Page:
And the statue is down. Last week, I wrote that Joe Paterno earned the statue that stood in front of Beaver Stadium. I still believe that, but I wasn't hurt to see it removed Sunday morning. I just hope Penn State's decision to pack it up and put it in storage was its own, not one forced by external pressure. While America made the statue its concern, it belongs to the folks of State College. If they wanted the statue up, it should have stayed up. If they want to continue to revere Paterno as if nothing happened, they are allowed their inherent right to make fools of themselves and follow false idols. If history has taught us anything, letting outsiders force internal decisions rarely works out well. Often, it galvanizes those whom outsiders wish to change and makes them more intractable.

Paterno's legacy will not be determined by that statue, neither in State College nor in the rest of the world. That will be determined by individuals with respect to their personal attachment to his works, good and bad. And no matter how much each of us would like to legislate how others feel about Paterno and Penn State, none of us have the power to change people's minds.

The people who love Penn State will eventually come to terms with their history. They don't need our heavy-handed advice on how to do so. And if their shrine to Paterno came down to assuage outsiders, removing the statue could wind up having an effect opposite of what was desired.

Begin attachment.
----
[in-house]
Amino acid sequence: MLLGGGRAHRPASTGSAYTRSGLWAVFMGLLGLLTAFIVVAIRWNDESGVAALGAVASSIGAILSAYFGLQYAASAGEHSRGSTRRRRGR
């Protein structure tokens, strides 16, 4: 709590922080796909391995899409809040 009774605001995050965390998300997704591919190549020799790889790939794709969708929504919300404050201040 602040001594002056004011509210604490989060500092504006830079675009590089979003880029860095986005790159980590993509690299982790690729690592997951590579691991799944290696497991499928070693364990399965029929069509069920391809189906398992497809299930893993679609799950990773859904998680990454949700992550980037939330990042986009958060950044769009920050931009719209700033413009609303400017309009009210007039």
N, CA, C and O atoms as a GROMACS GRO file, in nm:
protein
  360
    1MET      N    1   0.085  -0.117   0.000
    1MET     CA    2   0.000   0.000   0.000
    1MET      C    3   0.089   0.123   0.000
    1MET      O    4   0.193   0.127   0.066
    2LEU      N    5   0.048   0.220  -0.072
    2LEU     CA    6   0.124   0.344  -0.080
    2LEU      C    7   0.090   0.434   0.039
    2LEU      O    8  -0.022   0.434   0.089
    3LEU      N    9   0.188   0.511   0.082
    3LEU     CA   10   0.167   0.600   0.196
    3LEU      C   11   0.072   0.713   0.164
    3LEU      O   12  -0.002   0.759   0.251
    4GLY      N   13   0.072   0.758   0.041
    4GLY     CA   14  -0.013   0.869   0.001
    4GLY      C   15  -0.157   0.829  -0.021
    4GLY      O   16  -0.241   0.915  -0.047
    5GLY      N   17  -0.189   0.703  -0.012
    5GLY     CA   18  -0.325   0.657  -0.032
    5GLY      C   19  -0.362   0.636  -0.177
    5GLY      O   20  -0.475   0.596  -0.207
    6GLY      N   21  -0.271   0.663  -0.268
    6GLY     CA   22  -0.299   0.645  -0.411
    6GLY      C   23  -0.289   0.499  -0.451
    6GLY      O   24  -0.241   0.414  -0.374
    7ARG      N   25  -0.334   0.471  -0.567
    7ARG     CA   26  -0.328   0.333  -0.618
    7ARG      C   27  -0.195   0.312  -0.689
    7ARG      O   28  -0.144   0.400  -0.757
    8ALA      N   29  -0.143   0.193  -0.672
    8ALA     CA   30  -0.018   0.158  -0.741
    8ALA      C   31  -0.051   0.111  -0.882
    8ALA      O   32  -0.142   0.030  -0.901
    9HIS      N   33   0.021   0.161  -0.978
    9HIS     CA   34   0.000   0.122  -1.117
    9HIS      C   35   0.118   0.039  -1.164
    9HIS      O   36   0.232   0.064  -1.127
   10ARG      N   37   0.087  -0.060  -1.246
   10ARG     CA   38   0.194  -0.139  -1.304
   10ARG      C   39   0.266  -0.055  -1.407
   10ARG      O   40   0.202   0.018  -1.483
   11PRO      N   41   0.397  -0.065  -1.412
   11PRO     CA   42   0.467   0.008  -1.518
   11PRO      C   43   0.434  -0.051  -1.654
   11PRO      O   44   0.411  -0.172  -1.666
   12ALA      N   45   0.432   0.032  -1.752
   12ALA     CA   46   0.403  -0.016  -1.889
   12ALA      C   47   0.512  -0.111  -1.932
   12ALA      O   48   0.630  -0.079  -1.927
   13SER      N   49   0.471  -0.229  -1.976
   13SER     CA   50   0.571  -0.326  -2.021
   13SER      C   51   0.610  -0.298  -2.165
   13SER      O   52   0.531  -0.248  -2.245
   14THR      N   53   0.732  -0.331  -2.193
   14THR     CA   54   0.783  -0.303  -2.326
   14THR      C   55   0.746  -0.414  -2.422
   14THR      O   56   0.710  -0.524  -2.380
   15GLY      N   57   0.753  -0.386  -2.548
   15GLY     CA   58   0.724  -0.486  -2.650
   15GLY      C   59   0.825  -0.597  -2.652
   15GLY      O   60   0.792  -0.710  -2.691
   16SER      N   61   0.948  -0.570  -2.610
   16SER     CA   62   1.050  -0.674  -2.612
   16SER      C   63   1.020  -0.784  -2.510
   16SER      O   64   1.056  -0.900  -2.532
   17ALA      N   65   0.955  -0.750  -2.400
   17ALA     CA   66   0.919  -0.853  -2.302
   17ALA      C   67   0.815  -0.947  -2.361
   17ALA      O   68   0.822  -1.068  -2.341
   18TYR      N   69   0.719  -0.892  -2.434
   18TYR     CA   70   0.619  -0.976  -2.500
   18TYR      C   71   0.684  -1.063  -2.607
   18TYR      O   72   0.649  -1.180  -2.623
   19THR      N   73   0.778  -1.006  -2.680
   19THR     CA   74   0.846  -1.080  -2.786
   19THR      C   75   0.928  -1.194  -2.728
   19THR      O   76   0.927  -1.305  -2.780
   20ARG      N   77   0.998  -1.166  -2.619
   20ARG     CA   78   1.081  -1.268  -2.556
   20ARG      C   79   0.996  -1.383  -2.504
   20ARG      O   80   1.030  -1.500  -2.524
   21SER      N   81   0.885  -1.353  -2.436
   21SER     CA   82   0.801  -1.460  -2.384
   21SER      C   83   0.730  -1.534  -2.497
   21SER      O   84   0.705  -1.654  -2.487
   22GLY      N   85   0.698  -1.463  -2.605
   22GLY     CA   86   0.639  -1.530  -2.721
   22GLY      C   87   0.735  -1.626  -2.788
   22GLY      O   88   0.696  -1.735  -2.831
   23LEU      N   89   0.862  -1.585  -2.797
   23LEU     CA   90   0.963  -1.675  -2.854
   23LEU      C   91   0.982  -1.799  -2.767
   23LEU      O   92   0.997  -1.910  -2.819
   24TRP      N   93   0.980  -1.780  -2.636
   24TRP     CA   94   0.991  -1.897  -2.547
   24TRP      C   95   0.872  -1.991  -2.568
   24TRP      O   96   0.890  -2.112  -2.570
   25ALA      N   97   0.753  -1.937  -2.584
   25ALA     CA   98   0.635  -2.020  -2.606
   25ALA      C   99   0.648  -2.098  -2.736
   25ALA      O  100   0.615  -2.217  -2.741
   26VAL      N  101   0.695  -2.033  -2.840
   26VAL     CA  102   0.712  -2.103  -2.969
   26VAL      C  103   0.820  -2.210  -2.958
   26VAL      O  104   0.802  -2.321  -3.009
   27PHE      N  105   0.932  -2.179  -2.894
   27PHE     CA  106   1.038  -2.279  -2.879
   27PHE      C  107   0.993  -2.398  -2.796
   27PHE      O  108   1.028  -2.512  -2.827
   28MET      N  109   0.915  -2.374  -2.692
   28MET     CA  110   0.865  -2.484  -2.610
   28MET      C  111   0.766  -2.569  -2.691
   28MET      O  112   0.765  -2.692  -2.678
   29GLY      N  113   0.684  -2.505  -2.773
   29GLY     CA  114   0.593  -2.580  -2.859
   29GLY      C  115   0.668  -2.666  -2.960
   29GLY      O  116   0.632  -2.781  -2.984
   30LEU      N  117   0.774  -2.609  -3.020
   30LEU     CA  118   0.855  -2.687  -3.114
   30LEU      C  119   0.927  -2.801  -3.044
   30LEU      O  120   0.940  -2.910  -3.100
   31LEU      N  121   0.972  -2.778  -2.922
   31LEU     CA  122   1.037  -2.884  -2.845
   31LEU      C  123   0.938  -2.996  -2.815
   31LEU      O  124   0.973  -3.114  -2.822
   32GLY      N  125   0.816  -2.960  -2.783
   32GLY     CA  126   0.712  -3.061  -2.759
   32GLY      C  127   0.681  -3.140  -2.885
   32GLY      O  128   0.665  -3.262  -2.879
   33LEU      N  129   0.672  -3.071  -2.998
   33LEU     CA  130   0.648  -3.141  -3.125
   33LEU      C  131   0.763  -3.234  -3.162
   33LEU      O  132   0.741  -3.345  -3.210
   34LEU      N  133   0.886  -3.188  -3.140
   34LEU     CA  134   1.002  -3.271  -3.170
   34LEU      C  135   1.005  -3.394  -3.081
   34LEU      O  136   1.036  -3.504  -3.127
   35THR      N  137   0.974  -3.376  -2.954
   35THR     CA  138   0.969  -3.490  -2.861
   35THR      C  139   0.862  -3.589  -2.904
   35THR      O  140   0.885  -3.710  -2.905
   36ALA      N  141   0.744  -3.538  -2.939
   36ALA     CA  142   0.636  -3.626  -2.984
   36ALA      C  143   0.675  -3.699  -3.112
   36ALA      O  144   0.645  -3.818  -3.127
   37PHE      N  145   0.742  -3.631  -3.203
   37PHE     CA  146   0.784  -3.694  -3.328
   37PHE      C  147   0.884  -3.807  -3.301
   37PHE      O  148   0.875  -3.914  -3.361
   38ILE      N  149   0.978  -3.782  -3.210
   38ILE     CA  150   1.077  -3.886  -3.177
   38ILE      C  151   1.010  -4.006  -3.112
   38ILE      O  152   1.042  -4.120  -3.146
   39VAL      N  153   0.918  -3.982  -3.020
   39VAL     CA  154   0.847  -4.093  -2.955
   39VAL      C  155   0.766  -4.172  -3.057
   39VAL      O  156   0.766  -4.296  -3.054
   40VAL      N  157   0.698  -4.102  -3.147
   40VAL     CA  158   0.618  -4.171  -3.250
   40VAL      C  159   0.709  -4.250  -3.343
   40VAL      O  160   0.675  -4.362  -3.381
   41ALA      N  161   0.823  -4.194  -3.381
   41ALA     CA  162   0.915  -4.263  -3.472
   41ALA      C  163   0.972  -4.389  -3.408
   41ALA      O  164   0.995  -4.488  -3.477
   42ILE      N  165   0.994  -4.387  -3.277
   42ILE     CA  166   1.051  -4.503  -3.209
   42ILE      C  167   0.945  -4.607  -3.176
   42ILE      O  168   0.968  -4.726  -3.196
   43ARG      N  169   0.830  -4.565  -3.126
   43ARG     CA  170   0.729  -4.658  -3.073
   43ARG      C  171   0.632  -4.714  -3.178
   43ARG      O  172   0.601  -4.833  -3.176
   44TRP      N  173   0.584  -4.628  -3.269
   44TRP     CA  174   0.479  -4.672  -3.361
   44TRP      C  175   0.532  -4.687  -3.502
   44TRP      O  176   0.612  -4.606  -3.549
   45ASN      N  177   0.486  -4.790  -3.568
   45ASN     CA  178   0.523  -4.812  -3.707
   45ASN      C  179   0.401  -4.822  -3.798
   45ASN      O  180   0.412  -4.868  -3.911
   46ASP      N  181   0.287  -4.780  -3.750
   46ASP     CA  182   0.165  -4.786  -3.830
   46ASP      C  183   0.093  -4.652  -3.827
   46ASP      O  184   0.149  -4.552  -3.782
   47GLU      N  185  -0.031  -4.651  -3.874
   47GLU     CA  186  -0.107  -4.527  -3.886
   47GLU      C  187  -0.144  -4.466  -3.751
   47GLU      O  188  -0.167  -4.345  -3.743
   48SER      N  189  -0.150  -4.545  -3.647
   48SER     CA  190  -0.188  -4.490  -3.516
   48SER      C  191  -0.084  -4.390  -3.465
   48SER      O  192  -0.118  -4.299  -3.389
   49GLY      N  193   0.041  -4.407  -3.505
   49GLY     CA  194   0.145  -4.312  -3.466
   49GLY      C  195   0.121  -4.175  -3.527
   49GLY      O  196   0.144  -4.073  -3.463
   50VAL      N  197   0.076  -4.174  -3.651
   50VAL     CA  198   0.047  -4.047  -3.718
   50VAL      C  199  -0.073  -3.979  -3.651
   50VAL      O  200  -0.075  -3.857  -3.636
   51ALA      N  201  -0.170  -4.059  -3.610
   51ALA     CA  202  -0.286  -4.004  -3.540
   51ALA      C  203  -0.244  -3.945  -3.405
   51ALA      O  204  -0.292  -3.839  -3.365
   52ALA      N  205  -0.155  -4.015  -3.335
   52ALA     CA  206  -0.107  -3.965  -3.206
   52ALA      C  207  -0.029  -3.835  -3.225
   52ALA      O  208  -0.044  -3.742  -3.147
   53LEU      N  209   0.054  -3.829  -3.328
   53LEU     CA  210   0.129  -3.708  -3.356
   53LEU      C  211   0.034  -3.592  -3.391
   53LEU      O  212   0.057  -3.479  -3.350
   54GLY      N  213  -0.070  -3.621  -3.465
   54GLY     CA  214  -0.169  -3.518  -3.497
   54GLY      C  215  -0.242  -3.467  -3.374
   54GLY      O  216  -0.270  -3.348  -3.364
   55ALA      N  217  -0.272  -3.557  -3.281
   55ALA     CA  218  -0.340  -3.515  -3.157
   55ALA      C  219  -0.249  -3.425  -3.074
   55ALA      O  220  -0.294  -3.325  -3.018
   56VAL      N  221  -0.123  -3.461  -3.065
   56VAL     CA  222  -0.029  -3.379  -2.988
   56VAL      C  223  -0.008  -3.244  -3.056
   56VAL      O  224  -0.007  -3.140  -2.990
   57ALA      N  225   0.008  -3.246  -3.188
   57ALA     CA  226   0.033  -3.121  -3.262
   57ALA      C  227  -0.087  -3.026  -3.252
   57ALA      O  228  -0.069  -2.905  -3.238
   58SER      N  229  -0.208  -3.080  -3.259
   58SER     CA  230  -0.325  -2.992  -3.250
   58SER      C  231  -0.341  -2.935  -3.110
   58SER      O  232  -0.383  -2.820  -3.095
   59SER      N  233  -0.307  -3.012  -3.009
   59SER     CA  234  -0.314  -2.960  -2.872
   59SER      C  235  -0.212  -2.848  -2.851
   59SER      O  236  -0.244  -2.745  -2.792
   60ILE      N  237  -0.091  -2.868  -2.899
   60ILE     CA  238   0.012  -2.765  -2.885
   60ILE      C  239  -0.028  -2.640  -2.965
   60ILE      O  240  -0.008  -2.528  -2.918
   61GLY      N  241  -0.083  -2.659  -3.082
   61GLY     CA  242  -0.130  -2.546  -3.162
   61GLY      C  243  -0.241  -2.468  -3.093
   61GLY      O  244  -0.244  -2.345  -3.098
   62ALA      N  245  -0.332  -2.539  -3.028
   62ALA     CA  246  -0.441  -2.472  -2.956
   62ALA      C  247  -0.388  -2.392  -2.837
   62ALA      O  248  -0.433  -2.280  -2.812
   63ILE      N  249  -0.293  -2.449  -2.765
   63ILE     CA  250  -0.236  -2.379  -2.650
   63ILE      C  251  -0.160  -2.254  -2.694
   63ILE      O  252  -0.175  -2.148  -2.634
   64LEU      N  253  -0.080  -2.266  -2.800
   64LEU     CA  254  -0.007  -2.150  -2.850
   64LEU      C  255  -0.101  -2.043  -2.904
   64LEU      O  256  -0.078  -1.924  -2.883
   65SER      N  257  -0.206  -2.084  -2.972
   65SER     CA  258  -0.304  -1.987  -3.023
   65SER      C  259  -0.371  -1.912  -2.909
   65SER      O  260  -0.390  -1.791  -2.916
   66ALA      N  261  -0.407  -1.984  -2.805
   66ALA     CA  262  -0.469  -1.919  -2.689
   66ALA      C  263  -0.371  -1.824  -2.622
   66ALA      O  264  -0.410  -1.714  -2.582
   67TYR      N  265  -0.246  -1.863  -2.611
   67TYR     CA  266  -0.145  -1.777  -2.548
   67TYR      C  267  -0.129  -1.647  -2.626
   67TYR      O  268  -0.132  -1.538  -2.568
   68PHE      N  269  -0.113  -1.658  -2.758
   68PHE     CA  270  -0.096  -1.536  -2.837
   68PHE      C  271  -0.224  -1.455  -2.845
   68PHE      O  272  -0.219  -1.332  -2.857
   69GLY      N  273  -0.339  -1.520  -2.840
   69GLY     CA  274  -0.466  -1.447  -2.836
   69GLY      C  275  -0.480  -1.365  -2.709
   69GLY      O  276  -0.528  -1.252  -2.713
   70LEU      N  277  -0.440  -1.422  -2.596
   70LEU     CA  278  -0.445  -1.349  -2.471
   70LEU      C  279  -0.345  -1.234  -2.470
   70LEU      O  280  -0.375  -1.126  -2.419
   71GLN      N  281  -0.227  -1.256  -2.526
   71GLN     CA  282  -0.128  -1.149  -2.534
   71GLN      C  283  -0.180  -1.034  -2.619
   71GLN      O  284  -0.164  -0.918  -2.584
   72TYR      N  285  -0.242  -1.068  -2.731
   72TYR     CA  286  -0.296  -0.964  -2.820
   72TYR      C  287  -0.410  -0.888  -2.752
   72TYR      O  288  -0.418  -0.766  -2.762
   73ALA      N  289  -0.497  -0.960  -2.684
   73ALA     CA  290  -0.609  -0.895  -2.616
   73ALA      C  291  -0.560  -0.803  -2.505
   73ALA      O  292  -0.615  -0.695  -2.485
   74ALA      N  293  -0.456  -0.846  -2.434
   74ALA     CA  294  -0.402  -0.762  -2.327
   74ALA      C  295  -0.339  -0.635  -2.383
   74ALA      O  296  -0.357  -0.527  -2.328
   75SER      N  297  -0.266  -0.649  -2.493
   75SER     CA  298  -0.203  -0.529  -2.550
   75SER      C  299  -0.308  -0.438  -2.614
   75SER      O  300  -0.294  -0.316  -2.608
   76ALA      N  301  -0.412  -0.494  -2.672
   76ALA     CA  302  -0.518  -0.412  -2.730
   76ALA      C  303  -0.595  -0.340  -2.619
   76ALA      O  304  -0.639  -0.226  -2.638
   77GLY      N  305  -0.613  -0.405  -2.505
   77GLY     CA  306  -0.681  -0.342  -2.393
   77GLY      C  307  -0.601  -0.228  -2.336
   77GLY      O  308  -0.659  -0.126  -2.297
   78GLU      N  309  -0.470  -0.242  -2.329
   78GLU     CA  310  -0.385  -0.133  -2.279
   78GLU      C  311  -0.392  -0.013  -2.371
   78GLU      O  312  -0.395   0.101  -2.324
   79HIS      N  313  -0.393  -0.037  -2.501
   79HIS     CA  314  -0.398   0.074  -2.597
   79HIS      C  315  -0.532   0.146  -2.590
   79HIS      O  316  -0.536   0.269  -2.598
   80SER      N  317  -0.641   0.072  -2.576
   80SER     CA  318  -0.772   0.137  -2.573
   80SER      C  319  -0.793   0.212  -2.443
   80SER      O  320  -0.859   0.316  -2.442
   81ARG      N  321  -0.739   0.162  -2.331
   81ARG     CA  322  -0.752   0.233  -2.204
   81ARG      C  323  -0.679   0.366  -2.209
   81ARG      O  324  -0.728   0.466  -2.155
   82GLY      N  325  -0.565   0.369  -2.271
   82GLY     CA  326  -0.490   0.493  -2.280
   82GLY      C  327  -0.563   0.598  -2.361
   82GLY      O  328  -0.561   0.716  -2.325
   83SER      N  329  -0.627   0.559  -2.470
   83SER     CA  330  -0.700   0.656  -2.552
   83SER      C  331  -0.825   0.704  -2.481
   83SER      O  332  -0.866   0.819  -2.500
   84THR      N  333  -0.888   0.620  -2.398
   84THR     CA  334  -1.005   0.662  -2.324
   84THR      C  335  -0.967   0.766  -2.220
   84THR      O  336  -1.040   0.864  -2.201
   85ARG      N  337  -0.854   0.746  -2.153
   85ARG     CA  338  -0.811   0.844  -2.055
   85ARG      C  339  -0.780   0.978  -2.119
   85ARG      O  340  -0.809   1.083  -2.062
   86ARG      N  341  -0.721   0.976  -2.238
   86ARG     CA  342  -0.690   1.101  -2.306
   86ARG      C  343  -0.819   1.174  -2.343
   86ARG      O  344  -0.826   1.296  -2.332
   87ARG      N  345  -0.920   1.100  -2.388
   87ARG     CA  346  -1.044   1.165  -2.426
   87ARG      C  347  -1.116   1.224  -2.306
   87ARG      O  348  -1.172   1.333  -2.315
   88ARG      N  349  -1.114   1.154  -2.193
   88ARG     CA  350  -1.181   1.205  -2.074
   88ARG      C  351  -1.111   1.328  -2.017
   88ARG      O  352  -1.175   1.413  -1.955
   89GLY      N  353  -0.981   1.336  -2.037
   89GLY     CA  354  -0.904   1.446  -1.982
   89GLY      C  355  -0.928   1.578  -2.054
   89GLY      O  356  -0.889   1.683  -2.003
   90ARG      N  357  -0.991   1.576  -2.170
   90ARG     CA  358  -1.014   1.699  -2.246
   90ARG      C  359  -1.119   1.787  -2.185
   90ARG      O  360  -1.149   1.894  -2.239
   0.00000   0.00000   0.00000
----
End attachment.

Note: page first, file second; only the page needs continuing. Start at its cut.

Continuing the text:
Plus, it's a statue. A f***ing statue, people.

Another major won from the clubhouse. Entering the final round of the British Open, only two players shot under 70 each of the first three days -- then-leader Adam Scott and Graeme McDowell. Then Sunday happened to both, which was clear when both shot 36 on the front nine, their worst scores going in all weekend.

Then history happened to Scott, as in an epic choke job. Up four strokes with four holes to play, Scott went bogey-bogey-bogey-bogey, as many bogeys as he had the first three days combined. Where Jean van de Velde lost it in 1999 on one agonizing hole, Scott disintegrated gradually. With each hole came more time to think of what was happening. By the time he was finished on 17, he was perfectly aware of what was going on. And he still had 410 yards -- and himself -- to deal with.

For the second straight major, the winner never held the lead on the course. There's nothing insightful to add. Golf isolates its players and their thoughts like no other sport, and it did Scott in Sunday.

I just hate that he was forced to be part of Ernie Els' coronation, as if not losing as bad as everyone else should make the runner-up glad to participate in the champion's ceremony. If it were me, I'd just want someone to mail my plate. It would be time to go to the airport.

And the obligatory item on non-factor Tiger Woods. Tiger's chance at winning the Claret Jug was effectively over after his triple bogey on No. 6, a blunder that started with bad advice from his caddy and ended with a tap-in after missing a three-foot putt. There's no telling how things would have been different were Tiger a legitimate contender after that disaster, but worse for Woods was that was his 15th straight hole without a birdie. The four birdies he carded after six were neutralized by just as many bogeys. With a major close enough to his grasp to be taken, Tiger went from being consistently average to wildly inconsistent. The result was a third-place finish, further validation that Woods is still the best player in the world, but still not Tiger Woods.

Are the Lions moving to Cincinnati? Usually, the complaints about NFL players getting arrested bore me. Players don't get arrested at rates higher than the general population, and many of the problems they have are endemic in the mainstream. However, when one team has seven arrests in one offseason, including three players with two apiece, it's time to ask questions. Yes, Detroit Lions, that means you.